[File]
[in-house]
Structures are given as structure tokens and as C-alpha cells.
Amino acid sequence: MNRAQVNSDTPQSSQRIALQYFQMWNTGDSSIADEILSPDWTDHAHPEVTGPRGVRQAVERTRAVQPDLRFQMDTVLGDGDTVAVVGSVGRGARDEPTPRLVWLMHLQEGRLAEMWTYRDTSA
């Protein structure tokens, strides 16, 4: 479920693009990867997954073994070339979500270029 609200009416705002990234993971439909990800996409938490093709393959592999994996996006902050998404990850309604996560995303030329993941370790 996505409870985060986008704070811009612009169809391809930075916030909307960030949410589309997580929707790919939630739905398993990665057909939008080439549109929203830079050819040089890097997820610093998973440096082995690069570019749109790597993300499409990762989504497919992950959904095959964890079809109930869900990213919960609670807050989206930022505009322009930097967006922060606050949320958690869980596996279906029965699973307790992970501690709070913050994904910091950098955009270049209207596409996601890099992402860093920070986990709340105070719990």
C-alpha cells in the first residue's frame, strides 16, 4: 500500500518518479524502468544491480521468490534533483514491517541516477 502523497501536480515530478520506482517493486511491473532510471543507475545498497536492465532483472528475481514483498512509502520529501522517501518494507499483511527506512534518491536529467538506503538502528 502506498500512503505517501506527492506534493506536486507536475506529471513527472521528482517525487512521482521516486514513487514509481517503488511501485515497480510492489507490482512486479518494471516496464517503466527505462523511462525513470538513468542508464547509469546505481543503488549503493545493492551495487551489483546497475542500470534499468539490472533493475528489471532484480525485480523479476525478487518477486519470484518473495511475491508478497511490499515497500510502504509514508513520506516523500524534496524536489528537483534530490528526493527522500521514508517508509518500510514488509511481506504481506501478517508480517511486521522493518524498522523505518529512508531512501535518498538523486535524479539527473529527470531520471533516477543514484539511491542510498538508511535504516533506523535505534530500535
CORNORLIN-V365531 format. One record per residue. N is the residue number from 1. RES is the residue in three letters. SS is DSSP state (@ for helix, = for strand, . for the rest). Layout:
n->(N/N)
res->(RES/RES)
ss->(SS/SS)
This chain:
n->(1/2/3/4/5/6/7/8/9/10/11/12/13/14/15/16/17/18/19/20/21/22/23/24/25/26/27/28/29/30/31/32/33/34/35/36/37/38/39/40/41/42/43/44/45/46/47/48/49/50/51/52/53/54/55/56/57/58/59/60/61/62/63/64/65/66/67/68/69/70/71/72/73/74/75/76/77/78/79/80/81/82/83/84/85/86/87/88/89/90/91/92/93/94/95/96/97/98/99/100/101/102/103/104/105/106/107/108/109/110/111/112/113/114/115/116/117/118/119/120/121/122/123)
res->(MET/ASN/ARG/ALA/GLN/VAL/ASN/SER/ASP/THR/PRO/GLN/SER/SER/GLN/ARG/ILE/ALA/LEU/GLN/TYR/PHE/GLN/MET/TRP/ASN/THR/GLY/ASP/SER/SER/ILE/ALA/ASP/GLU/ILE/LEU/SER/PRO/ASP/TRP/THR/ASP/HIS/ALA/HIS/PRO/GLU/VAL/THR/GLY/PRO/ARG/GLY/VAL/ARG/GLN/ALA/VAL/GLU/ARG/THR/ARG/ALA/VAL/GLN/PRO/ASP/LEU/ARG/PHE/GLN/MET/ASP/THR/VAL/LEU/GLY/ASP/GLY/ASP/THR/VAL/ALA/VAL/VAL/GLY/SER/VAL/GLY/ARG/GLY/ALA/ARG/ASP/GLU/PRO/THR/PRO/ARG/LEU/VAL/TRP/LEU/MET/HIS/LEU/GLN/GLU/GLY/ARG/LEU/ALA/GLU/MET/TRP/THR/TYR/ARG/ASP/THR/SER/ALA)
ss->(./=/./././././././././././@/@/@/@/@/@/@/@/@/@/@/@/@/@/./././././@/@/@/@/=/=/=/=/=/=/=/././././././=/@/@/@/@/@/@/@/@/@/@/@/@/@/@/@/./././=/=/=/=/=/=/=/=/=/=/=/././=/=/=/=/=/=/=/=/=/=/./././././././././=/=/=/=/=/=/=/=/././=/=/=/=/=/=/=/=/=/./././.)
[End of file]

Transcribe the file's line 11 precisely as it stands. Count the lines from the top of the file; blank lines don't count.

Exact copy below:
n->(1/2/3/4/5/6/7/8/9/10/11/12/13/14/15/16/17/18/19/20/21/22/23/24/25/26/27/28/29/30/31/32/33/34/35/36/37/38/39/40/41/42/43/44/45/46/47/48/49/50/51/52/53/54/55/56/57/58/59/60/61/62/63/64/65/66/67/68/69/70/71/72/73/74/75/76/77/78/79/80/81/82/83/84/85/86/87/88/89/90/91/92/93/94/95/96/97/98/99/100/101/102/103/104/105/106/107/108/109/110/111/112/113/114/115/116/117/118/119/120/121/122/123)